FOR IMMEDIATE RELEASE: Lawsuit Filed Against Officials of the Confederated Tribes of Grand Ronde Challenging Disenrollment by Erin BernandoTweet
*** FOR IMMEDIATE RELEASE***
Lawsuit Filed Against Officials of the Confederated Tribes of Grand Ronde Challenging Illegal Enrollment Audit and Resulting Disenrollment Proceedings
Grand Ronde, OR – An ethics lawsuit has been filed in Grand Ronde Tribal Court against top officials of the Confederated Tribes of Grand Ronde regarding the proposed disenrollment of as many as 1,000 tribal members. The lawsuit names the Tribal Council Chairman Reyn Leno and Enrollment Department Head Penny Deloe and alleges that they breached tribal law by disclosing members’ enrollment records and personal information to a third-party consulting firm in Albuquerque, New Mexico.
“Tribal law makes it clear that all enrollment records shall be confidential and kept only at Grand Ronde,” said Mia Prickett, the spokesperson for 66 tribal members who descend from the Tribe’s Treaty Chief and are proposed for disenrollment. “Our fundamental privacy rights as Tribal citizens have been violated, with this illegal outside audit having become the basis for this witch hunt.”
Tribal elder and proposed disenrollee Garry Williams, age 78, filed the Complaint against the Tribal officials on November 25. According to the suit, the Tribe’s leadership and management knowingly violated the Tribal Constitution and Enrollment Ordinances by sanctioning an outside audit of the entire Tribal Membership’s confidential enrollment records, and supplying thousands of pages of confidential personal information to the firm.
The Tribe’s enrollment ordinance explicitly states that “all enrollment records shall be confidential,” and that “revealing information in the Enrollment Records to someone other than a Tribal member, the Executive Officer, or the Tribal Attorney, the [Enrollment] Committee or Enrollment Staff shall be deemed grounds for termination of employment, recall of a Tribal official or cause for removing a committee member.” Enrollment Ordinance, Section (c) (5).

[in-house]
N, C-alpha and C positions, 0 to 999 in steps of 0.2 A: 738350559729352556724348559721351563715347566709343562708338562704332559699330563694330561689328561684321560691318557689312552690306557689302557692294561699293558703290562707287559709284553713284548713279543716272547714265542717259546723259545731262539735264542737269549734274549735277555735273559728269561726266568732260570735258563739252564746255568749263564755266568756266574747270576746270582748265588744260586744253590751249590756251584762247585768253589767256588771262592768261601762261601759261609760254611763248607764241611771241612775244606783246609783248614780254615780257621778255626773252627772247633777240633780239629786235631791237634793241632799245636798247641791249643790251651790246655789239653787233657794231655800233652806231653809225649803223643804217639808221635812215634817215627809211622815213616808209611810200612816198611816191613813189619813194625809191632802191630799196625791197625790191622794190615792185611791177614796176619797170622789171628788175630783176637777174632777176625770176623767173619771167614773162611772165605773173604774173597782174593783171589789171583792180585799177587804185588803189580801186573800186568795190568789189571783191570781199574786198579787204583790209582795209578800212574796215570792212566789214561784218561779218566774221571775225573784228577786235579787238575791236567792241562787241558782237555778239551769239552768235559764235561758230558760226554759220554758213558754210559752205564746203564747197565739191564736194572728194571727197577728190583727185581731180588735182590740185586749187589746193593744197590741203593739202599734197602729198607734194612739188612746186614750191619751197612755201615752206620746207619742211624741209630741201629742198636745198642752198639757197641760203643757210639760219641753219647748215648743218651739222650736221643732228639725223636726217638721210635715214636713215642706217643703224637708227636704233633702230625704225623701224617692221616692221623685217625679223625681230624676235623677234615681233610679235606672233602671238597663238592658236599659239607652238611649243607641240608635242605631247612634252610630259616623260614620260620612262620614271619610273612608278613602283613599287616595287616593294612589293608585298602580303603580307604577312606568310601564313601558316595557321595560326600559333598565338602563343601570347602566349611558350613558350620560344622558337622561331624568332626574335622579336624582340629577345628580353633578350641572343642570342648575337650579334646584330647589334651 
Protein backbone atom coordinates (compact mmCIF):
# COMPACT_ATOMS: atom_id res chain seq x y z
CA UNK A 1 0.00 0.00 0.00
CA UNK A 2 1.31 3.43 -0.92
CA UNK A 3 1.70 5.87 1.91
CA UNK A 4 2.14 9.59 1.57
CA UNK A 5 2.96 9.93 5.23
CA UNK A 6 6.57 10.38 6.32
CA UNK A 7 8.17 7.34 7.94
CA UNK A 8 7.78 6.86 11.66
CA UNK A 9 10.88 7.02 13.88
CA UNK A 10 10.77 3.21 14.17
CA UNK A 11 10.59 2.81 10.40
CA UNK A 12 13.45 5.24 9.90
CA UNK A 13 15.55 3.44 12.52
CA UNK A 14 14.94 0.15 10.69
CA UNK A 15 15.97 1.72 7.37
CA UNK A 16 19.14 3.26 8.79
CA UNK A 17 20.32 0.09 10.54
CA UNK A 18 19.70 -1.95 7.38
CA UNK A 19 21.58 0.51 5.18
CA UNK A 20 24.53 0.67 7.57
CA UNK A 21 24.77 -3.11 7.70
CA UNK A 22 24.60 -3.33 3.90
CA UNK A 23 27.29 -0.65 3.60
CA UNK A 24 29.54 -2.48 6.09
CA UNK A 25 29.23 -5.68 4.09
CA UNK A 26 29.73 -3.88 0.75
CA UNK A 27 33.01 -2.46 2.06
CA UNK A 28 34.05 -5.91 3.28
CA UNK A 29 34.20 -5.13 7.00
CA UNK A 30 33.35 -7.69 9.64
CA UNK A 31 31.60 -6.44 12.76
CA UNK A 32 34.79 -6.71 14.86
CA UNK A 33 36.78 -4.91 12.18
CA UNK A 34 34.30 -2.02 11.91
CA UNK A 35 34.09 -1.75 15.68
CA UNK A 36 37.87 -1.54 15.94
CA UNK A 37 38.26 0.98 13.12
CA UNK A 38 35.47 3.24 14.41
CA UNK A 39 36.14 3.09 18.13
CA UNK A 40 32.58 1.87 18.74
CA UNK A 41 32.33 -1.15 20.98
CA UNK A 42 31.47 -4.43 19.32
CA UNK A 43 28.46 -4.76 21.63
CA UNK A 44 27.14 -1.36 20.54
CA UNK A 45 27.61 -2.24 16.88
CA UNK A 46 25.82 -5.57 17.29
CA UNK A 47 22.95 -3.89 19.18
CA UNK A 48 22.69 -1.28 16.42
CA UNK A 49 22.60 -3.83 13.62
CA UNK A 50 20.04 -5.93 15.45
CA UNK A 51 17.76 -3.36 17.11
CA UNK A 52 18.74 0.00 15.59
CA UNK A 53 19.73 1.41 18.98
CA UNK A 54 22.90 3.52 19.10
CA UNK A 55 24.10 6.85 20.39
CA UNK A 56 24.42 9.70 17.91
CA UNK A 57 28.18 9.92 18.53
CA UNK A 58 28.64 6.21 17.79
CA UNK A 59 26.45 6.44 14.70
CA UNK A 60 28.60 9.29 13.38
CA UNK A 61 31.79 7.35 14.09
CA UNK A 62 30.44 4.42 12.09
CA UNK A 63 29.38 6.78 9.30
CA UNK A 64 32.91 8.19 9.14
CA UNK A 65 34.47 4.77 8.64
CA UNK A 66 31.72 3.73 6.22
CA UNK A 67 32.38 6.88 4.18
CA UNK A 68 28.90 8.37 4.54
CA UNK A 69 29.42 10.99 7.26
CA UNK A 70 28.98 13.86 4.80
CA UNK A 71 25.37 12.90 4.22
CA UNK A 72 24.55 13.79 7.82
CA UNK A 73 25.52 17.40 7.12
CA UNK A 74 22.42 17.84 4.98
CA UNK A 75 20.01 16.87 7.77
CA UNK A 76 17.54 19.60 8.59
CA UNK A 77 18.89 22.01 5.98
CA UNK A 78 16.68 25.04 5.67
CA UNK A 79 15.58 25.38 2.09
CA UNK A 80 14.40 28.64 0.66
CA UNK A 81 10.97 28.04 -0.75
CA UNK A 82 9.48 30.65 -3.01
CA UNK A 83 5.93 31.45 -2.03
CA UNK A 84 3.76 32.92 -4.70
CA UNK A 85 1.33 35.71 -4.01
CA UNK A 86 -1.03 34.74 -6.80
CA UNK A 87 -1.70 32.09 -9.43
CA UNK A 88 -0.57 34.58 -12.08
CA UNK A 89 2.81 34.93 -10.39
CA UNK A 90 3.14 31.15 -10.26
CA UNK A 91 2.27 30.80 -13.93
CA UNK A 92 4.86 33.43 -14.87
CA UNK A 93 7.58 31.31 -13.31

The lawsuit requests statutory sanctions and other relief against Leno and Deloe, and any other Tribal officials who were complicit in the audit.
15 Tribal members have already lost their Grand Ronde membership and 79 are scheduled for hearings starting in early December. It is believed that over 1,000 members will be notified of their potential disenrollment by the end of the process.
This complaint falls at the heels of disenrollment proceedings recently commenced by the Grand Ronde Tribal Council, which stem from the illegal audit and reportedly include twelve categories where “findings” were compiled against the membership including: dual enrollment, lineal descent, blood quantum, adoption, paternity, and even “general miscellaneous errors.”
“Our cousin Garry filed this Complaint in an effort not only to protect the rights of our own family, but to protect the rights of the hundreds of tribal members whose lives will be devastated by receiving a letter of potential disenrollment resulting from this illegal and unethical audit,” says Prickett.
The Enrollment Department is currently notifying people affected by the audit findings, family by family, or in “phases,” in a transparent attempt to minimize the public perception that this is a mass disenrollment effort. Still, the Grand Ronde disenrollment is believed to be the largest termination of American Indian citizenship in United States history (Last Real Indians).
Disenrollment hearings will begin soon after the Thanksgiving holiday, despite requests by disenrollees that the hearings be slightly postponed until after the holidays.
The Grand Ronde Tribal Council’s mass disenrollment efforts contribute to a national Indian disenrollment epidemic, with disenrollment “expanding throughout Native America, with Native nations in at least seventeen states engaging in this practice,” according to leading tribal political scientist, David Wilkins (Indian Country Today).
Mass tribal disenrollments have broken out in Washington State and California and now Oregon (Seattle Times; New York Times).
Editor’s Note: Garry Williams’ Tribal Court Complaint is attached.